Ebola Vaccines Provide Year-Long Immune Response


The clinical trial yielded valuable information essential for the continued development of the 2 Ebola vaccine candidates.


Liberia’s 2014 Ebola outbreak yielded success in a trial of 2 candidate vaccines that pose no major safety concerns and elicit immune responses by 1 month after initial vaccination that last for at least 1 year.

The study was first conducted by the Partnership for Research on Ebola Virus in Liberia, or PREVAIL. It operates under the umbrella of a joint Liberia-US clinical research partnership established in 2014 to assist Liberia in the development of vaccines for Ebola.

"While the clinical significance of these observations remains to be precisely determined, these data coupled with the existing human and animal data, provide optimism that having an effective Ebola vaccine is an achievable goal," H. Clifford Lane, M.D, study author, Clinical Director, NIAID, told MD Magazine.

The findings from PREVAIL-1 are based on a large, randomized, placebo-controlled clinical trial of 1,500 Liberians. The 3-arm trial enrolled men and women 18 years and older with no reported history of Ebola virus disease.

Three groups of 500 volunteers received 1 of the vaccine candidates, the chimpanzee adenovirus 3-based vaccine (ChAd3-EBOZ) or the recombinant vesicular stomatitis virus-based vaccine (rVSV-ZEBOV), or a placebo saline injection. Participants provided blood samples before vaccination and again at 1 week, 1 month, 6 months and 1 year post vaccination.

Each of the blood samples were then tested for antibodies to the Ebola virus. Responses at 1 week were modest with both vaccines, however, by 1 month, 71% of ChAd3-EBOZ recipients and 84% of rVSV-ZEBOV recipients developed an antibody response compared to 3% of participants who received the placebo.

At 1 year antibody responses were largely maintained in both groups, 64% of ChAd3-EBOZ recipients and 80% of rVSV-ZEBOV recipients had an antibody response versus 7% of placebo recipients.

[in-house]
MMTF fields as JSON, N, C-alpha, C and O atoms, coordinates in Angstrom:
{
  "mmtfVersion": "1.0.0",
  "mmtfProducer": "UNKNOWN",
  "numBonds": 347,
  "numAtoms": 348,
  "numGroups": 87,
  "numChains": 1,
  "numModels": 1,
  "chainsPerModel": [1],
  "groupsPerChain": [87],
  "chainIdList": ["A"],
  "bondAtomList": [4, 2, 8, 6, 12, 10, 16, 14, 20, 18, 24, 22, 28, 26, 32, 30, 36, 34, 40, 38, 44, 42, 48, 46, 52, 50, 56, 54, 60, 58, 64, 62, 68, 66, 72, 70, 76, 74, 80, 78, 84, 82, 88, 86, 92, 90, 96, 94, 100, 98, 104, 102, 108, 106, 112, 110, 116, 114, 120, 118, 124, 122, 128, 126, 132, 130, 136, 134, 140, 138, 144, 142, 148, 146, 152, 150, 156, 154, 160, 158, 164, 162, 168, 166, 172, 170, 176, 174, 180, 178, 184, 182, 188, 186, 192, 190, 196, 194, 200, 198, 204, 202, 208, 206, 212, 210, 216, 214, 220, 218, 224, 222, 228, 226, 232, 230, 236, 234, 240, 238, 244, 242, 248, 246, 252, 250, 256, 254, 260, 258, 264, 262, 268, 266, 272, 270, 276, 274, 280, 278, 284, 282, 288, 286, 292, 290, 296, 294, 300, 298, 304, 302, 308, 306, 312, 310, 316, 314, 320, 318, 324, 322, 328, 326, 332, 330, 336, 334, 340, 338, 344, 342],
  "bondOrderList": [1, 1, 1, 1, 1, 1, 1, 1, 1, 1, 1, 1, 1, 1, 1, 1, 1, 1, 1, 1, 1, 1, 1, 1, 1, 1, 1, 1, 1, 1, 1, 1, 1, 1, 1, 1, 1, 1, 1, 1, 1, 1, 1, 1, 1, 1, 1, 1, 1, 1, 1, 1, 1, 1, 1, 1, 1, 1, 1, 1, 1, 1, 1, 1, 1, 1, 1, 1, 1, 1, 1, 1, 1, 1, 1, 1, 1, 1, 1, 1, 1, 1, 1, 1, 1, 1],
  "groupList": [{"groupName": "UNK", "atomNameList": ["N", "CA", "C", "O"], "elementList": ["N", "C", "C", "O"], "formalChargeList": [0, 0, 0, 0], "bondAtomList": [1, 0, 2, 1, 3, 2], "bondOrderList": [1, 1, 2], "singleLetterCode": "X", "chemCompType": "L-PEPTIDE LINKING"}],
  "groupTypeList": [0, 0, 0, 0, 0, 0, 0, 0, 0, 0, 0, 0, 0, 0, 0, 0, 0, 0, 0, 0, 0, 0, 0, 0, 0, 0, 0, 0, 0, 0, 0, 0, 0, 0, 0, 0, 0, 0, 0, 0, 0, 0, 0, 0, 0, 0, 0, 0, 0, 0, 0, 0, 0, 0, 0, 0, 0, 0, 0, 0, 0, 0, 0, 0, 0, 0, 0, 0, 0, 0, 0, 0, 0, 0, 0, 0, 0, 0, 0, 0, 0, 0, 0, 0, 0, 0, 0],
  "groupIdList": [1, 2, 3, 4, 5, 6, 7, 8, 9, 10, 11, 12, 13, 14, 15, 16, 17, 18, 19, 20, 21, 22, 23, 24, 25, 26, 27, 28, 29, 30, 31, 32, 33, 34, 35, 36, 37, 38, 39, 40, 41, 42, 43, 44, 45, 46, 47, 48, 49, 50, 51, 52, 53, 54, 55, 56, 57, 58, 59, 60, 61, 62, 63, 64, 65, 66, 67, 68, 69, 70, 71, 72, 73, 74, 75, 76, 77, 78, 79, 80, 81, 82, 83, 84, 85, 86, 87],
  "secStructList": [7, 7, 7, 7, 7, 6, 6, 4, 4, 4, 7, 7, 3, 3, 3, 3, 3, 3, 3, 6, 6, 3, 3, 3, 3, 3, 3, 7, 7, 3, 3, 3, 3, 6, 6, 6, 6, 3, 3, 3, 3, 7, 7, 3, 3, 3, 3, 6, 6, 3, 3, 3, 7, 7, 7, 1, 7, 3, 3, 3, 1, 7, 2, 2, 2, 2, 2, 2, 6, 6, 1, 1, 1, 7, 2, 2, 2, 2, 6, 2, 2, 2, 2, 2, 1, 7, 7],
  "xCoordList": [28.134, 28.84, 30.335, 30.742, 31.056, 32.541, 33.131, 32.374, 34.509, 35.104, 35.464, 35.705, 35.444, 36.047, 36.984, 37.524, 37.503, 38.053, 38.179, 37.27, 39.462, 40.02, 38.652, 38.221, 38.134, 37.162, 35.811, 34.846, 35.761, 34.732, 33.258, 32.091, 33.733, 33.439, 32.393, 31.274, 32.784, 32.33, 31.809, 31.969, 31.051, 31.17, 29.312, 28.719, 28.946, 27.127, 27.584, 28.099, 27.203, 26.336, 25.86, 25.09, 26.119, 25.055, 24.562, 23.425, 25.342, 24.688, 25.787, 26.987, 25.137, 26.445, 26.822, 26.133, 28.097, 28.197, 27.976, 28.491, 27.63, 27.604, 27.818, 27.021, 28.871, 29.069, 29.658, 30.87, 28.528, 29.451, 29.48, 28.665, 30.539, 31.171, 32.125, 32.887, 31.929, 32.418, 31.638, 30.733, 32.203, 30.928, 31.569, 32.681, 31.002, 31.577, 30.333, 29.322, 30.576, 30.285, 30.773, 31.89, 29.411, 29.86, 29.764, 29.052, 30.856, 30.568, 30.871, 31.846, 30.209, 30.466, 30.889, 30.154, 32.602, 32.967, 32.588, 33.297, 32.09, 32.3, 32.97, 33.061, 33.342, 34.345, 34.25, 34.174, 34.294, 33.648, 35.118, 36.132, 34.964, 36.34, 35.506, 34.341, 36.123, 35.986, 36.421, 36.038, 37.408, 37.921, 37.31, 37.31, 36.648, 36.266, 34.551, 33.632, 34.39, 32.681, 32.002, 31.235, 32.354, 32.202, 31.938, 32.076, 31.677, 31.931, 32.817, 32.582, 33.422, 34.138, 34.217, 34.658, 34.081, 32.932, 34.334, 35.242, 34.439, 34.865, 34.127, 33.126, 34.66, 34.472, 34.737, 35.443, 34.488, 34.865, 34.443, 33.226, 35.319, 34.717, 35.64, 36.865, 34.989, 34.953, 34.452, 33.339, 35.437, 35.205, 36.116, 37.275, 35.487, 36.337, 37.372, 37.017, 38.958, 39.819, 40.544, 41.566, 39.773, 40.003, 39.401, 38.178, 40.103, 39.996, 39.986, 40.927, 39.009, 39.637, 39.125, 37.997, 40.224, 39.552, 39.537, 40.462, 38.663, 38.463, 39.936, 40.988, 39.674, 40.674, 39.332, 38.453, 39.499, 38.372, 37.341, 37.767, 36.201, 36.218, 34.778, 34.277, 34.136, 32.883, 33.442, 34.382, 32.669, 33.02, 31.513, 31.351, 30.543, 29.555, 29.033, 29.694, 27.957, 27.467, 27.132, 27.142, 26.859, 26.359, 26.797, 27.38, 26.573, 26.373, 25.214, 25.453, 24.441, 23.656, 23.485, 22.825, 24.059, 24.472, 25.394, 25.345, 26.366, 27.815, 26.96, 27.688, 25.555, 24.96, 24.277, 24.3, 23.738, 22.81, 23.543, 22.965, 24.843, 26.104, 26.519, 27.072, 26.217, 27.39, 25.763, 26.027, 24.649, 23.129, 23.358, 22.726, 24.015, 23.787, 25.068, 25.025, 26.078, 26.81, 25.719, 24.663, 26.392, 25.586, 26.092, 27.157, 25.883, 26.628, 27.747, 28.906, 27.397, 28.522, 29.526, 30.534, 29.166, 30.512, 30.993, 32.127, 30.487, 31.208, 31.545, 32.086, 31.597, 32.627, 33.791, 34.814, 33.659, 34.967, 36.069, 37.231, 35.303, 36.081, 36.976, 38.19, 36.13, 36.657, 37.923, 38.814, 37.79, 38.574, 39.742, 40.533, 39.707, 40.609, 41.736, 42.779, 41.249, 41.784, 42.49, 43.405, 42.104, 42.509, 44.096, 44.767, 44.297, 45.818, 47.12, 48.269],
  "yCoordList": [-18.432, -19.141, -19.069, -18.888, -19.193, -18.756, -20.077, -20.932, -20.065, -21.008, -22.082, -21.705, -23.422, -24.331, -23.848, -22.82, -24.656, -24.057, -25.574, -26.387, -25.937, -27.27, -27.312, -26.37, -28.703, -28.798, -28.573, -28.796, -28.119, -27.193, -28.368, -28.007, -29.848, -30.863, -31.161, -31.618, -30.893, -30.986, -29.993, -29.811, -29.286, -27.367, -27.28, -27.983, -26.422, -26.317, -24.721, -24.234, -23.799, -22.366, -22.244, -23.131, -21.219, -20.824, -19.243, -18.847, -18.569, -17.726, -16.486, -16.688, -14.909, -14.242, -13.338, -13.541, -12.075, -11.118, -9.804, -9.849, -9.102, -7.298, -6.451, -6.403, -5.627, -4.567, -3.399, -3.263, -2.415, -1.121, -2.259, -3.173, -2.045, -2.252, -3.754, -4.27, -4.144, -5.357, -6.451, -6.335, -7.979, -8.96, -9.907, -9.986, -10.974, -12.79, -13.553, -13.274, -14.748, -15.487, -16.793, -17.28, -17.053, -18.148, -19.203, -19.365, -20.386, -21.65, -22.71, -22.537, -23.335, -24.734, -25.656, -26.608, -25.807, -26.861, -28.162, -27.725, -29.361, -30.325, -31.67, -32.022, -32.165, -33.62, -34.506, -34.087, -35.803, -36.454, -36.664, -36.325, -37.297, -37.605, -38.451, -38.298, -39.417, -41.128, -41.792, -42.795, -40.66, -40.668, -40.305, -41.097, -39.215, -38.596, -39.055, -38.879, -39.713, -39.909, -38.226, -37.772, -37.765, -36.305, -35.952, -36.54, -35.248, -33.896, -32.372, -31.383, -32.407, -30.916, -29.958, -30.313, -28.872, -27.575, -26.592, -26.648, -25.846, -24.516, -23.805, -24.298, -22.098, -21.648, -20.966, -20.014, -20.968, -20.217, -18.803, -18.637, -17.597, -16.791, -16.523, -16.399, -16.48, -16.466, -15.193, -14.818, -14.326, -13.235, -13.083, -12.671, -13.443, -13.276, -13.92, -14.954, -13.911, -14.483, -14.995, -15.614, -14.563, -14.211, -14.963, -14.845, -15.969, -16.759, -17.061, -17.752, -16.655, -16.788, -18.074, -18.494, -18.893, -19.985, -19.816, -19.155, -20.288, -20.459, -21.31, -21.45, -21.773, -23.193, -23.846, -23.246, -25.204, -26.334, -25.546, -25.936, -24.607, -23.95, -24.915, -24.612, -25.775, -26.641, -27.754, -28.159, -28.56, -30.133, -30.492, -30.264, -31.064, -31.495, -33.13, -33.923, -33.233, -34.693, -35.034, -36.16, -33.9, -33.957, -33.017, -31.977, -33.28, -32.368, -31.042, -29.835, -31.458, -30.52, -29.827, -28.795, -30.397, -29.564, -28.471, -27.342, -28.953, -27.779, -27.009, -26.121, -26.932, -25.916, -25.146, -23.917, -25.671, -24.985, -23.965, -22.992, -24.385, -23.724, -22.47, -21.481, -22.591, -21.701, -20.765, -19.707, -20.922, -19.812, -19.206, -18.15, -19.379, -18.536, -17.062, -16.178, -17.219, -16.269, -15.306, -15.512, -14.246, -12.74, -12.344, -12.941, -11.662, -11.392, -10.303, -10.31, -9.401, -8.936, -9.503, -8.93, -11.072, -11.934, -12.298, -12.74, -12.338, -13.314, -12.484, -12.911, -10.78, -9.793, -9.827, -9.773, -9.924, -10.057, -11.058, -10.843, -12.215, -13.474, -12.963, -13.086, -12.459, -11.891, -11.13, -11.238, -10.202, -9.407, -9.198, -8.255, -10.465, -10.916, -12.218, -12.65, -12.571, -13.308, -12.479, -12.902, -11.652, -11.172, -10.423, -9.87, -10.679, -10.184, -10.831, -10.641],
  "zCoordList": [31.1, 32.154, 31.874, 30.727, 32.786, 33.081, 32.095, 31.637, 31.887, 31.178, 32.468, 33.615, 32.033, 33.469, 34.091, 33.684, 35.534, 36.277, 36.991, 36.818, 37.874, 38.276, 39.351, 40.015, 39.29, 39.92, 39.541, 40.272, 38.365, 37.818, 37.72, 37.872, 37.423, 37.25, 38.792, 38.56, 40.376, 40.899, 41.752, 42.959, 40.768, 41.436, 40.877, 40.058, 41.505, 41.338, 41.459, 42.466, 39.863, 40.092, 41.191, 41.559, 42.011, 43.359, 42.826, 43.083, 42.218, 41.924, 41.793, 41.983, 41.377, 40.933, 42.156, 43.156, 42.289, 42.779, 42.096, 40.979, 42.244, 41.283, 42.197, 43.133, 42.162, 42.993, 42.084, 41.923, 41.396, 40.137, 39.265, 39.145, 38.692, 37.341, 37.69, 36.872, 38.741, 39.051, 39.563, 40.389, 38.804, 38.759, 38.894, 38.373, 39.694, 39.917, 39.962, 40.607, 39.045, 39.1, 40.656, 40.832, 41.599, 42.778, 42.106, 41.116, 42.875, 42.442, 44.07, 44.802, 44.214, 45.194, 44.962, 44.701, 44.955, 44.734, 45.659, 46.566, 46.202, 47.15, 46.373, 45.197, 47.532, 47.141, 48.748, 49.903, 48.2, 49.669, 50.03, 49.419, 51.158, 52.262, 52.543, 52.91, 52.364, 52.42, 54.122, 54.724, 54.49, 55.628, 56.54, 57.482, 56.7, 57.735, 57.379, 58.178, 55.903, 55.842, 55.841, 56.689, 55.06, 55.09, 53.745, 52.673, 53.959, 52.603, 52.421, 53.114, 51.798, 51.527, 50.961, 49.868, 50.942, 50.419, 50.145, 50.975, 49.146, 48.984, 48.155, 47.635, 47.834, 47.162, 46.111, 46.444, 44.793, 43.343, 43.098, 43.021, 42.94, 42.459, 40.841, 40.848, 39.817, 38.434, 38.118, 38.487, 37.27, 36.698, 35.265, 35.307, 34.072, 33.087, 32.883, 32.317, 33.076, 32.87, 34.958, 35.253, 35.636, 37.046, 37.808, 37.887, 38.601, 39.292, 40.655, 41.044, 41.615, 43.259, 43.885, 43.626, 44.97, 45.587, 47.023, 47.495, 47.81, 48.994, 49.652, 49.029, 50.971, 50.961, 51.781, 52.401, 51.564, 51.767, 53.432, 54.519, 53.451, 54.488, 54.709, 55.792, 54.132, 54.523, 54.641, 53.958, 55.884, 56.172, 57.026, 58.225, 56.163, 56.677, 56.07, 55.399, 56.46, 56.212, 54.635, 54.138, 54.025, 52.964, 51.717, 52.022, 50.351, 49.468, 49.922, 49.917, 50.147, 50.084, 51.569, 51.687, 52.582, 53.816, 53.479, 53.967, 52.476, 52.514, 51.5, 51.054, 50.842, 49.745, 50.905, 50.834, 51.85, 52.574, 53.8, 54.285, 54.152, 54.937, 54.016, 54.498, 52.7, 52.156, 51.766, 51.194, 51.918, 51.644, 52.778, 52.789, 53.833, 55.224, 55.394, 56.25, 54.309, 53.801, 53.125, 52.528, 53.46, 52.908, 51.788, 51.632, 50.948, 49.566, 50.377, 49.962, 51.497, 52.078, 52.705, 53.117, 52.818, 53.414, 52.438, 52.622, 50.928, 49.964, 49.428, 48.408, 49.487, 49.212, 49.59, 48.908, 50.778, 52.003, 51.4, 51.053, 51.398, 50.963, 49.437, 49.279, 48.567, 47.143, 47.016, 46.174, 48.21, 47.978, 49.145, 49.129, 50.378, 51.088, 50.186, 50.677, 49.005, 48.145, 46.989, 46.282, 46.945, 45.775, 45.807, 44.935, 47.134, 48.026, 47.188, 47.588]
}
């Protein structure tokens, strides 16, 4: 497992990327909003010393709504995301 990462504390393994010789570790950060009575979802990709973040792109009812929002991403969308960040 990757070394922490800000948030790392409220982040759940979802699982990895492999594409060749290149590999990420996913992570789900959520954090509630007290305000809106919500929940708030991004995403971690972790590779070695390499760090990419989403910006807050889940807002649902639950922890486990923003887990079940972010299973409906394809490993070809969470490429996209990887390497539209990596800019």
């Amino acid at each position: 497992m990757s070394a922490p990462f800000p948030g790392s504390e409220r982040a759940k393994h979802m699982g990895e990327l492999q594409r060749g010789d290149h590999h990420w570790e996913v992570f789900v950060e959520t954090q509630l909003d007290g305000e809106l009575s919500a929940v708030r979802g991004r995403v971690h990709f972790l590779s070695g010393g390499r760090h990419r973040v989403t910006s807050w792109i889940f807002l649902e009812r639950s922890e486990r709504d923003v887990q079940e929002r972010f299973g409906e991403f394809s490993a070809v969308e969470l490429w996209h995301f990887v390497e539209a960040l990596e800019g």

Primary outcome measures included serious adverse effects in the first 30 days of vaccination, and immunogenicity measures at 1 month for participants without elevated levels at baseline.

Mild to moderate side effects were resolved like headache, muscle pain, feverishness and fatigue for those recipients of the vaccines. Overall, investigators did not identify any major safety concerns, and most of the serious medical issues reported were due to malaria.

ChAd3-EBOZ vaccine, co-developed by the US National Institute of Allergy and Infectious Diseases (NIAD) and GlaxoSmithKline, is comprised of a cAd3 vector with a DNA fragment insert that encodes the Ebola virus glycoprotein.

The rVSV-ZEBOV vaccine, initially engineered by the Public Health Agency of Canada, is now licensed to Merck Sharp and Dohme Corp, a subsidiary of Merck, is comprised of a single recombinant vesicular stomatitis virus (VSV) isolate genetically engineered to replace the gene encoding the G envelope glycoprotein to neutralize the gene encoding the envelope glycoprotein from the Ebola virus Zaire strain, ZEBOV.

The trial included an embedded phase 2 subtrial evaluating safety and immunogenicity. The phase 3 was not completed because of a declining number of Ebola cases and ultimately the end of the epidemic.

Within 1 month after the injection, 20 participants had serious adverse effects including 6 participants, 1.2%, in the ChAd3-EBOZ group, 6, 1.2%, in the rVSV-ZEBOV group, and 8, 1.6% in the placebo group. A total of 70% of serious adverse effects in the first 30 days were attributed to malaria.

By 12 months, 1 death occurred among participants in the ChAd3-EBOZ group, 5 among the rVSV-ZEBOV group and 6 among those in the placebo group, but none of the deaths were attributed to Ebola.

“This clinical trial has yielded valuable information that is essential for the continued development of these 2 Ebola vaccine candidates and also demonstrates that well-designed, ethically sound clinical research can be conducted during an epidemic,” Anthony Fauci, director, NIAID, said. “A safe and effective vaccine would be a critically important addition to classical public health measures in controlling inevitable future Ebola outbreaks.”

At the beginning of the trial, investigators found 4% of participants had a certain threshold of Ebola antibodies, indicative of past Ebola infection, but no known history of the virus.

Investigators also found the proportion of participants developing malaria by 1 year was lower for those who received the investigational vaccines versus those that received the placebo, particularly among the rVSV-ZEBOV recipients.

The study, “Phase 2 Placebo-Controlled Trial of Two Vaccines to Prevent Ebola in Liberia” was published in The New England Journal of Medicine.

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